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Lucila Vargas <[log in to unmask]>
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Lucila Vargas <[log in to unmask]>
Thu, 3 Sep 2009 07:13:14 -0400
text/plain (2290 bytes) , vargas_paperback.pdf (242 kB)
Those interested in mobility and migration may find my new book useful. 
Attached is the book cover. The cover's text is below.

A los que estén interesados en migración y mobilidad les podría ser útil 
mi nuevo libro. El texto es en inglés, pero la gran parte del material 
etnográfico que incluye es bilingue. Les adjunto la portada. El texto de 
la portada es el siguiente:

This richly ethnographic book explores the relationship between 
migration and popular 19
culture through a case study of the consumption practices of 
working-class, transnational
Latina teens. While everyday practices are examined at the local level, 
the processes of
identity construction that Vargas seeks to address are akin to those 
created by diasporic
youth around the world. The book is suitable for graduate and 
upper-level undergraduate
courses in Latina/o communication studies and international/global 
Scholars researching youth will also find the book of particular interest.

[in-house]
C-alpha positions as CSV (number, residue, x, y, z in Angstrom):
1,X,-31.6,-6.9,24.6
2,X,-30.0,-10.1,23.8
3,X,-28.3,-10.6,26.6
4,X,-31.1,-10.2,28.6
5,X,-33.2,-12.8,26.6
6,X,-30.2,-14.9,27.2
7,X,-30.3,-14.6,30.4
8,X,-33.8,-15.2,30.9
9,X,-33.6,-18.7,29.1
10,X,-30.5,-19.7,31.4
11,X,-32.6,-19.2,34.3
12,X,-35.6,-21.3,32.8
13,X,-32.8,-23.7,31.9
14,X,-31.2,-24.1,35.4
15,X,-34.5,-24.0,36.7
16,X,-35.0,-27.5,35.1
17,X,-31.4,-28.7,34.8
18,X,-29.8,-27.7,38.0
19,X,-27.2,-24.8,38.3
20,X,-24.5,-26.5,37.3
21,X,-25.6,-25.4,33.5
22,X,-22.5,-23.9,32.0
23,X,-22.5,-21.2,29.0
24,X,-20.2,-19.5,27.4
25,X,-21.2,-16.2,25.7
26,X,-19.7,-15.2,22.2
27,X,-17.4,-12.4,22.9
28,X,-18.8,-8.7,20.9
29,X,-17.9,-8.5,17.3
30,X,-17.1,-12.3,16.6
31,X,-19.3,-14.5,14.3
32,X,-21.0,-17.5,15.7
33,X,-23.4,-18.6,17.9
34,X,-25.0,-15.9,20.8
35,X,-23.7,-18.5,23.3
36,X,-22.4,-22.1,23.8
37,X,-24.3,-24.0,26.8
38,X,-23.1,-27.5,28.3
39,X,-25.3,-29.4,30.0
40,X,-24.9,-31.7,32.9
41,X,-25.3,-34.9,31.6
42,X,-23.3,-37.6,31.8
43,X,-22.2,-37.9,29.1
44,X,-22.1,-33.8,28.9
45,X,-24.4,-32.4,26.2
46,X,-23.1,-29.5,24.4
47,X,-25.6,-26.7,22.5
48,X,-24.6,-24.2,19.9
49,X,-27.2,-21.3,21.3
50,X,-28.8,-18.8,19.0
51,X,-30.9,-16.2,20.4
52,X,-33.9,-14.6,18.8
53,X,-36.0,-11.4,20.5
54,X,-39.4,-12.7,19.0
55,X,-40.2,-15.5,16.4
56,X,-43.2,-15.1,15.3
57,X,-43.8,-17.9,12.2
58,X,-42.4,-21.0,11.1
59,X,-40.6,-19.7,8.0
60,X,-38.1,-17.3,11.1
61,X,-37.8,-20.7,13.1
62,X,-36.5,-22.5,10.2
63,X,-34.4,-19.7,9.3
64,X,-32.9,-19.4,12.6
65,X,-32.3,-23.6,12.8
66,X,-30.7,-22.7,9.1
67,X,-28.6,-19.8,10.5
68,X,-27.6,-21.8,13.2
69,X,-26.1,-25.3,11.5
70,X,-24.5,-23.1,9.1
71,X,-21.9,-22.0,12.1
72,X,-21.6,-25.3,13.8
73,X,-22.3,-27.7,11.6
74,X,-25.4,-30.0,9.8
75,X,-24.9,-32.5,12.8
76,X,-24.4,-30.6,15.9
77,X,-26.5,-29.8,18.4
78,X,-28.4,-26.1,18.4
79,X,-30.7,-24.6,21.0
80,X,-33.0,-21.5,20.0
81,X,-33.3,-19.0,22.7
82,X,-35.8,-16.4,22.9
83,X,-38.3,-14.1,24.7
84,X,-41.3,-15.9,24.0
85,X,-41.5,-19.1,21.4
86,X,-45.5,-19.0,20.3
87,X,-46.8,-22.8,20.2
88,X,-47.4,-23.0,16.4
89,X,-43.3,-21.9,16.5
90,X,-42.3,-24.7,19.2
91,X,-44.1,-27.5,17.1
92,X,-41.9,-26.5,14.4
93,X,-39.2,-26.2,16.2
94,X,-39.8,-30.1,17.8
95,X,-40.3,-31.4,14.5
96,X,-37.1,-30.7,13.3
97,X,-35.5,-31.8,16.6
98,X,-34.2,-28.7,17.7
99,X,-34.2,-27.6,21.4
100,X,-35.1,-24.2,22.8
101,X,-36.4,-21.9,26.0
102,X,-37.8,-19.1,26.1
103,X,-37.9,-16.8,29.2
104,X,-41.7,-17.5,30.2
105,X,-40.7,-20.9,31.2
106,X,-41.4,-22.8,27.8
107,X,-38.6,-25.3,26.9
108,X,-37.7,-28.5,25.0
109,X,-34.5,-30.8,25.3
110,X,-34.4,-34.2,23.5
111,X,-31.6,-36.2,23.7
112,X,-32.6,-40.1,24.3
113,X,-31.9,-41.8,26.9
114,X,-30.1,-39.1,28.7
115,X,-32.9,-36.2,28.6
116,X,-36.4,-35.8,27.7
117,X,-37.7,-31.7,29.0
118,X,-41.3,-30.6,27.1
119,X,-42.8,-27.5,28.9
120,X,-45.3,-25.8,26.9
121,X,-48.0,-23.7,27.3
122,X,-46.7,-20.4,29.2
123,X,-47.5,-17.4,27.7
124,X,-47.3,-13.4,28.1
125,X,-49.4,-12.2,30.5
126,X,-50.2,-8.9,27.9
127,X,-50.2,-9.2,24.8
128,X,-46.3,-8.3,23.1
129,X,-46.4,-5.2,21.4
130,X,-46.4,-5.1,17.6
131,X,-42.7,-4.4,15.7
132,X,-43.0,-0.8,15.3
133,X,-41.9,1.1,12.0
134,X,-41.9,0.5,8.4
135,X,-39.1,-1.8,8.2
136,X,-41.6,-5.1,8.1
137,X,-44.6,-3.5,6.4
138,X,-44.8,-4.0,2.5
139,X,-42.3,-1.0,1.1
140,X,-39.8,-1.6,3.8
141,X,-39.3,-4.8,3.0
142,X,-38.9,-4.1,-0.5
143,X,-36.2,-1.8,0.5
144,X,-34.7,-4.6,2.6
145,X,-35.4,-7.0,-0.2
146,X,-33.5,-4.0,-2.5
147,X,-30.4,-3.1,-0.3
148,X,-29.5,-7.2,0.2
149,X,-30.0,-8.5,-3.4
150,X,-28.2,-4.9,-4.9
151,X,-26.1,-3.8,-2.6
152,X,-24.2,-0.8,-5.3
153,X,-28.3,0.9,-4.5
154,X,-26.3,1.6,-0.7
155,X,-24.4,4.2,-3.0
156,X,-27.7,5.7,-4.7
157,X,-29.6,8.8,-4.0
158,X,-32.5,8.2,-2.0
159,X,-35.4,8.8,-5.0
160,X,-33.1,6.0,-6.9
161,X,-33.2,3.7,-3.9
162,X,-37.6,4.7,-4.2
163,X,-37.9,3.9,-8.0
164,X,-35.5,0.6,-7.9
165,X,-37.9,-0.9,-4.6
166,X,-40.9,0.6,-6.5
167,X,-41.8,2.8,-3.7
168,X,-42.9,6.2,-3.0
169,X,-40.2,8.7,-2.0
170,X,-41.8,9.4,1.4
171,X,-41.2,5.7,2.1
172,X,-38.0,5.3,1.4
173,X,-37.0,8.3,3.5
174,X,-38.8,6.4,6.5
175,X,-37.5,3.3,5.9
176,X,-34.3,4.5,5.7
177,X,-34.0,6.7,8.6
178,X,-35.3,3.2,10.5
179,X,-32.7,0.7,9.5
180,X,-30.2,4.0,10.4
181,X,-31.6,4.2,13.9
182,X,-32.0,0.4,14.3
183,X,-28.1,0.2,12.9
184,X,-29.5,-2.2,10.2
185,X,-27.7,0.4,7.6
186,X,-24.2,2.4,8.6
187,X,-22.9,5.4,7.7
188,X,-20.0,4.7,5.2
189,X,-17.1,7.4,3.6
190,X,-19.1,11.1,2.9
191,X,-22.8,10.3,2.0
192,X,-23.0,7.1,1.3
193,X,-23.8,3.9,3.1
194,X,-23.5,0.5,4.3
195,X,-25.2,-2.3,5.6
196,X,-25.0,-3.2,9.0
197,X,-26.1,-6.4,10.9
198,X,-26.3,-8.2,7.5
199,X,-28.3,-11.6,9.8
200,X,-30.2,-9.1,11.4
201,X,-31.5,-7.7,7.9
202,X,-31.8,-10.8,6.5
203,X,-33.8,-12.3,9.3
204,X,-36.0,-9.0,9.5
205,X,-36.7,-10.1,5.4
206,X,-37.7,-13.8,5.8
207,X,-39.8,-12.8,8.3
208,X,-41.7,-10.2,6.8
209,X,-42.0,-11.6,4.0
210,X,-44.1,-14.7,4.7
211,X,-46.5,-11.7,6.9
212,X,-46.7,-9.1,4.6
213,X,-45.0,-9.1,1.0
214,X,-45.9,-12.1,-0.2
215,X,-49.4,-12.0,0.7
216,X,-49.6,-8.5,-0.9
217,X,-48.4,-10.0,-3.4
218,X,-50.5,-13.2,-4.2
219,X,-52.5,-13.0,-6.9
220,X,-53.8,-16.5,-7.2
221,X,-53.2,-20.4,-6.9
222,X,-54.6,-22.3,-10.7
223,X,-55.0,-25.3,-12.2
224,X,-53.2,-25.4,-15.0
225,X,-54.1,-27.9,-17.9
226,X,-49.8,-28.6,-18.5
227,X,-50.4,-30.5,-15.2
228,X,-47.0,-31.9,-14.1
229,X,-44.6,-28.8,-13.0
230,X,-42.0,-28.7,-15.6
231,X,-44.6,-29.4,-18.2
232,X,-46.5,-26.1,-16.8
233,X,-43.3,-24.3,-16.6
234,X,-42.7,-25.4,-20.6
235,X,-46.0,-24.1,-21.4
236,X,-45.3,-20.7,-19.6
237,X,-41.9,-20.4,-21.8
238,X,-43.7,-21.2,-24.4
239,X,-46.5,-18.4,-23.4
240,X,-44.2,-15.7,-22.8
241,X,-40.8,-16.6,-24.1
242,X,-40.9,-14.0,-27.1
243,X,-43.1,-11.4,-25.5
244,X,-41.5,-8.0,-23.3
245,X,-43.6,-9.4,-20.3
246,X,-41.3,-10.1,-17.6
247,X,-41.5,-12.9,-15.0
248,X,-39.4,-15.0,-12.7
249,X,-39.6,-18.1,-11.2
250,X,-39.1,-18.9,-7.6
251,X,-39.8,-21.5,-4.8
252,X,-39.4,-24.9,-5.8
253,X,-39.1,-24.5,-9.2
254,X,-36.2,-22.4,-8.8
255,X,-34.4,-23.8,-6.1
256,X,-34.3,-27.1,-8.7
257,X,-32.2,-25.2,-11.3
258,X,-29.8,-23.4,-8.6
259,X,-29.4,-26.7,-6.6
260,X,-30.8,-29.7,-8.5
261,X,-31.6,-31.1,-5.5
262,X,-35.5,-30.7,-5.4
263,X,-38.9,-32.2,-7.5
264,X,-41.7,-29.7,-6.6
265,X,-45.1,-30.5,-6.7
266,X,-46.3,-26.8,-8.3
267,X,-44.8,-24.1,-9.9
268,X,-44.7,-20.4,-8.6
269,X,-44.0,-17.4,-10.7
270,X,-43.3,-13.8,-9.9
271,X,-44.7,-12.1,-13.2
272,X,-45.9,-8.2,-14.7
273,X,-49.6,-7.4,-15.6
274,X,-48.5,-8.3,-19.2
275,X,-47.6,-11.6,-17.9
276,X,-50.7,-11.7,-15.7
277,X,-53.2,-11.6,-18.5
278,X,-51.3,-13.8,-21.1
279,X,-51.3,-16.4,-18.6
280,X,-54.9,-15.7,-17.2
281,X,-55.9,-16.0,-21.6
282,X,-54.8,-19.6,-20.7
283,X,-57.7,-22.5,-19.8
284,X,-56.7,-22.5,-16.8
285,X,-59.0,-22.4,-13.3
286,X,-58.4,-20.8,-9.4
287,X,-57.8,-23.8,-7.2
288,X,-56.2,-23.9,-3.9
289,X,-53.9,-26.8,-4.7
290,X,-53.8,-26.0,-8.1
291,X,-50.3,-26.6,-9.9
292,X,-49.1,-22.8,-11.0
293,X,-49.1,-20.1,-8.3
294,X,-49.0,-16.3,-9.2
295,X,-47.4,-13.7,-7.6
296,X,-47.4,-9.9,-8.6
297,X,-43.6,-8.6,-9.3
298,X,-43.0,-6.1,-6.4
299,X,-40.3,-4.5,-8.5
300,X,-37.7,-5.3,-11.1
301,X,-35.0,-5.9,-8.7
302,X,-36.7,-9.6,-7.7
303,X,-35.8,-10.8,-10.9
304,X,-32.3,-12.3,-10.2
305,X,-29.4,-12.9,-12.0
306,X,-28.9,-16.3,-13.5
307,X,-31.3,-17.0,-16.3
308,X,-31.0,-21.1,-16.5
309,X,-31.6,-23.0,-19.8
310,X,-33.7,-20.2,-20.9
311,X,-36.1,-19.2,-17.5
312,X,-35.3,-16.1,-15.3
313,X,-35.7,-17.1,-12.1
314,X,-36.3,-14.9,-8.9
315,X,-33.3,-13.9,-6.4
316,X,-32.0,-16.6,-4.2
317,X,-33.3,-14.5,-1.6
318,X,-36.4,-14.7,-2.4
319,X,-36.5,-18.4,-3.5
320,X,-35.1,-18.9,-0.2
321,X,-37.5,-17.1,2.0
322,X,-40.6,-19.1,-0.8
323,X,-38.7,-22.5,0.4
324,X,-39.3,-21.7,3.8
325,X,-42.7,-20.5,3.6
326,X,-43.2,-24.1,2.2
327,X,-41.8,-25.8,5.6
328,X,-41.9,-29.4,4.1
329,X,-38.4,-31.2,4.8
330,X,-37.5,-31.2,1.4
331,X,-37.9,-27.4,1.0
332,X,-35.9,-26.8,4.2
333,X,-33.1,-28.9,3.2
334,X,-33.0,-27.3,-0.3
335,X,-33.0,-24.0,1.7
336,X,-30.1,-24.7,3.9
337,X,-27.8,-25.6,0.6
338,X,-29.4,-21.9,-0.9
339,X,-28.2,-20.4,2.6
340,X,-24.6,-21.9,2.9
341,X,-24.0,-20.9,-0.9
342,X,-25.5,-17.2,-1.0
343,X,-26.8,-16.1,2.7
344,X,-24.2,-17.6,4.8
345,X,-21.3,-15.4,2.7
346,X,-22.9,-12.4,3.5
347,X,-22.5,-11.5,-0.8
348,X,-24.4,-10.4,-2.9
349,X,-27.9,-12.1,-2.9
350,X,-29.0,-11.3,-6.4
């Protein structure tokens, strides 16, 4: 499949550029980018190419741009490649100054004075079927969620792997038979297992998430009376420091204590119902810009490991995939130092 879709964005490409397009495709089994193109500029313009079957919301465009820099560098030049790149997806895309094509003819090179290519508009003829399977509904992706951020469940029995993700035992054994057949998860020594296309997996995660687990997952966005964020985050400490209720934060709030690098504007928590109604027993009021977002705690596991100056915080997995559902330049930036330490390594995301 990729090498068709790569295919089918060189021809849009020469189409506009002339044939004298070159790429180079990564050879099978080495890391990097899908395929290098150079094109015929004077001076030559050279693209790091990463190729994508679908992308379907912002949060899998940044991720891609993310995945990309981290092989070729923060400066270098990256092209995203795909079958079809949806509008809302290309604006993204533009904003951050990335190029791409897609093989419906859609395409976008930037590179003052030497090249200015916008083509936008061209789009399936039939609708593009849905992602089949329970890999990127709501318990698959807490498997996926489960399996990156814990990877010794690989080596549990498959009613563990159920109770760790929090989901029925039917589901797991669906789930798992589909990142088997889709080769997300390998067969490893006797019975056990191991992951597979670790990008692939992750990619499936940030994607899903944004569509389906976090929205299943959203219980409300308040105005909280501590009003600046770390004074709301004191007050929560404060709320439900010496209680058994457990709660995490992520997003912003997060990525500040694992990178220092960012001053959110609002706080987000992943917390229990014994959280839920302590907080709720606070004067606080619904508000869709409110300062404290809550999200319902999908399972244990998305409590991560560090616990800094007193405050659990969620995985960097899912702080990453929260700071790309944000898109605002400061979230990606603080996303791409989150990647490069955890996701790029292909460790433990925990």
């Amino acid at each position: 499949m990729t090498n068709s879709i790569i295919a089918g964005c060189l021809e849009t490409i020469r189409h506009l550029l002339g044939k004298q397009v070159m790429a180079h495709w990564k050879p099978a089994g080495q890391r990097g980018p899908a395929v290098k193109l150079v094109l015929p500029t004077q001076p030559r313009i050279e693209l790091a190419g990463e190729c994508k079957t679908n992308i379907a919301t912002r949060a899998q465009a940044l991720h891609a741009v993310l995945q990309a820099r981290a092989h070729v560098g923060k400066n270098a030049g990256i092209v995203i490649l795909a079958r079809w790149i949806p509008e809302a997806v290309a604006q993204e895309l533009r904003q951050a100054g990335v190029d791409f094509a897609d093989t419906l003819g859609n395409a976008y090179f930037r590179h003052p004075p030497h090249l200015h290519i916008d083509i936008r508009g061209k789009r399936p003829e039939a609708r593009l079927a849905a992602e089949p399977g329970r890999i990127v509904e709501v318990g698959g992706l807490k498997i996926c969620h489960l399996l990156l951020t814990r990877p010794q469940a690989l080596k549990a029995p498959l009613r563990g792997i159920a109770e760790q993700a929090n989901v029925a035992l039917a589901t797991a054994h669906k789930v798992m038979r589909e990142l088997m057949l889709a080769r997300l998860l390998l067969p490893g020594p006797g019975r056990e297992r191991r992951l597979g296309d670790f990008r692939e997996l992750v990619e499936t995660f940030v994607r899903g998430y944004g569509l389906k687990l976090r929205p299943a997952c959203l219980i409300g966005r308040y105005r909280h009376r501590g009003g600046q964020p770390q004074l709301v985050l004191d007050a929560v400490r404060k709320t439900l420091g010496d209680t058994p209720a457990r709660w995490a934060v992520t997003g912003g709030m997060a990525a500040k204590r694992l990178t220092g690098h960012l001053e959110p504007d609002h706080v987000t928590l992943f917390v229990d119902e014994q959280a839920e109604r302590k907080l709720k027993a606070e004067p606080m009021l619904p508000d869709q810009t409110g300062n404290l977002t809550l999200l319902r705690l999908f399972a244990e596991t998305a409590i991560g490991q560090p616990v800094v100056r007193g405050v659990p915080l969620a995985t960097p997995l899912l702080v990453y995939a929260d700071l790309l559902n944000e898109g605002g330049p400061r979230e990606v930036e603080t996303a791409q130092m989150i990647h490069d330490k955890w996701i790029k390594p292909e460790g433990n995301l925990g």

“This is a gracefully written and wonderfully illuminating study of 
young transnational
Latinas’ media uses, living outside the main U.S. centers of Latinidad. 
Lucila Vargas
deploys theoretical insight skillfully but critically, using Fernando 
Ortiz, Edward Said,
Linda Martín Alcoff, Gloria Anzaldúa, and Judith Butler. Throughout, 
however, the
voices of the teens are respectfully placed at center stage. This is a 
mature and searching
report on changes and dilemmas in communication and ‘race’ in the 
contemporary USA.”

John D.H. Downing, Director, Global Media Research Center,
Southern Illinois University Carbondale

“Lucila Vargas presents a sensitive and reflexive portrait of the Latina 
experience via a transnational media literacy project. Her sophisticated 
use of poststructural
theories of identity as a performance, combined with critical race 
theory and current
research on the psychological development of migrants and teens, makes 
this a unique
interdisciplinary contribution to the humanities and social sciences. 
The analysis Vargas
culls from working with her teenage girl subjects sets an action 
research agenda for studying
immigration and belonging in the contexts of hegemonic media 
painful migration memories, and the lived realities in the New Latino 

Vicki Mayer, Tulane University